March.. , 2014
For the past several years, British-born singer Holly Golightly and her partner, "Lawyer Dave" Drake, have quietly cranked out some of the most enjoyable country-soaked, devil-fearing blues-inspired rock 'n' roll records you'll find anywhere.
Does that sound familiar? For rabid readers of this column it ought to. It's almost word-for-word the same thing I wrote just a little more than a year ago when reviewing Sunday Run Me Over, the previous album by Holly Golightly & The Brokeoffs. And their new album All Her Fault continues in that Brokeoff tradition.
Since her garage-punk days as a Billy Childish collaborator, (though she's better known for her one-off collaboration with The White Stripes on a throwaway song called "It's True We Love One Another" more than a decade ago) Golightly hooked up with Drake, moved to a farm in Georgia and evolved into this more rootsy, farm-fresh sound.
There are no major surprises, no major changes on the new record. "I’m not looking to achieve something that hasn’t been achieved before,” Golightly said in the press bio for this album. “We just what we do. The songs are really all that changes.” And that's all right by me. To be sure, there are certain differences on All Her Fault. I think I'm hearing a little more vocals from Lawyer Dave in the mix. And there definitely is more piano. But no radical makeover. After all, when you make music this righteous (in their wickedly irreverent way), this spot-on enjoyable, why feel compelled to reinvent yourself?
The album kicks off with "SLC," an enthusiastic putdown of the capitol of Utah. "Why you wanna go out to Salt Lake City? ... You ain't gonna have a good time." It only makes me wonder who wanted to go to Salt Lake City in the first place ... And why? You might even argue that someone who plays slide guitar as well as Lawyer Dave does on this tune probably could have fun anywhere.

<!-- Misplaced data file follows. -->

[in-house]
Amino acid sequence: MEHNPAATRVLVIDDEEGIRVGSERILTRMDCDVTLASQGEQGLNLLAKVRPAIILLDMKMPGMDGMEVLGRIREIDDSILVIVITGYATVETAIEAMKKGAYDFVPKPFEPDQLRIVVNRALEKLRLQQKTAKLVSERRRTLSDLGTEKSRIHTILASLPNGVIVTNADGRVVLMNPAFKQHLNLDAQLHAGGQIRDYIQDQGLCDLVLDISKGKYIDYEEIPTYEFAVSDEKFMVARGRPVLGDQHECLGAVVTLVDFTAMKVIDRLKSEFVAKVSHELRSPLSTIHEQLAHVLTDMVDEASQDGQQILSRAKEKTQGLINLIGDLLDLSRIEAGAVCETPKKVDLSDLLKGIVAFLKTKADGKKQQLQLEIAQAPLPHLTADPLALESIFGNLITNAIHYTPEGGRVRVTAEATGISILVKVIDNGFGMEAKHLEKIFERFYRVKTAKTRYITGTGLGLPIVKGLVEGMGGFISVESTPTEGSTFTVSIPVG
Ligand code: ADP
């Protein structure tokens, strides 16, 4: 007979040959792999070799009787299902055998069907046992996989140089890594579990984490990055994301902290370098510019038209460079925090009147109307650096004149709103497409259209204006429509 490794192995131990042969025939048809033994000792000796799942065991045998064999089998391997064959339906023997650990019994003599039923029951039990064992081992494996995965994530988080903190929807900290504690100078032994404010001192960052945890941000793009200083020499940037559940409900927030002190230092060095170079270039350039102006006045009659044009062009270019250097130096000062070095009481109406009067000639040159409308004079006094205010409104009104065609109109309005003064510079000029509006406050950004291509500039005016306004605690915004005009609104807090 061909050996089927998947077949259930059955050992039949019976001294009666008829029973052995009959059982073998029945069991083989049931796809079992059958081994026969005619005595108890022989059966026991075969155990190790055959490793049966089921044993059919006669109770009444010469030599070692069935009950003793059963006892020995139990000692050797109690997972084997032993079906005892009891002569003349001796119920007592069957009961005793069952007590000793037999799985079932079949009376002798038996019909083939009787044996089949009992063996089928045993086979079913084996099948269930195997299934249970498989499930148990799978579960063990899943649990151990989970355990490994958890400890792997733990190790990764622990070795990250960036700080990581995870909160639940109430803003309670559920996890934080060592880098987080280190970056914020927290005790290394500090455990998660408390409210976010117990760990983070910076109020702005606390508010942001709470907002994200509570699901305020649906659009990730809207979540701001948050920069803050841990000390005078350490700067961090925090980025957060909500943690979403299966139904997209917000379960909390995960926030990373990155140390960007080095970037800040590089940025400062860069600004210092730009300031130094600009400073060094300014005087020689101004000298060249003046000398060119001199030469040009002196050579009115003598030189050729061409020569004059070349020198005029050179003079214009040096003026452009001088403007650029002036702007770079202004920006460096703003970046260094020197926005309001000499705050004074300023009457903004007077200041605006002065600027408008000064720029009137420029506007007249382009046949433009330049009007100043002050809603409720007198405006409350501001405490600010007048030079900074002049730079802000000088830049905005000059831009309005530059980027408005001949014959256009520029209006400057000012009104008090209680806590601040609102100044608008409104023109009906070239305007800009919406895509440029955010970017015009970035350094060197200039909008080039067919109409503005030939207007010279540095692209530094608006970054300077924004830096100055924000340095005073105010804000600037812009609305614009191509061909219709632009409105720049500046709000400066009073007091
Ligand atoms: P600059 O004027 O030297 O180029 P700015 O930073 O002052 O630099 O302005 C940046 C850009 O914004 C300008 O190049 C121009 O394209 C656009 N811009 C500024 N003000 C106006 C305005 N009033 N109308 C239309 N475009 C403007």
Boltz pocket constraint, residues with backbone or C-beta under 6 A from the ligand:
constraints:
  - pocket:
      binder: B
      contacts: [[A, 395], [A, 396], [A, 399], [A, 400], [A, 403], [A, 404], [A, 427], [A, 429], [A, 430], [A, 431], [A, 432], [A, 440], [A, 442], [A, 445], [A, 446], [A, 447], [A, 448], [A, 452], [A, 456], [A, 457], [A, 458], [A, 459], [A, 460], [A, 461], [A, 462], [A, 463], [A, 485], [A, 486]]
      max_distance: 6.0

And this album is nothing if not fun. They make fun of phony Nashville cowboys in "Bless Your Heart" and praise an eccentric neighbor in "King Lee."
"1234" sounds like an otherworldly gospel stomp, with Holly and Dave singing in unison over a sinister sounding carnival organ. This is followed by " Don't Shed Your Light," which with a melody and arrangement that would fit in perfectly on one of Levon Helm's last few albums, is one of the couple's trademark gospel-for-unbelievers tunes. It's not as obvious as when they sang a song with the refrain "We need a lot Less of Jesus and a lot more rock and roll" on Sunday Run Me Over, but it's coming from the same sardonic spirit.
Come to think of it, Holly Golightly might just be the Queen of Sardonica as evidenced in at least a couple of songs here.
"The Best" is a sweet country waltz, but the lyrics tell of a love gone well beyond sour. "I am empty and broken, that's what you said ... There is no happy ending, you know I speak the truth / This is the best I can be ..."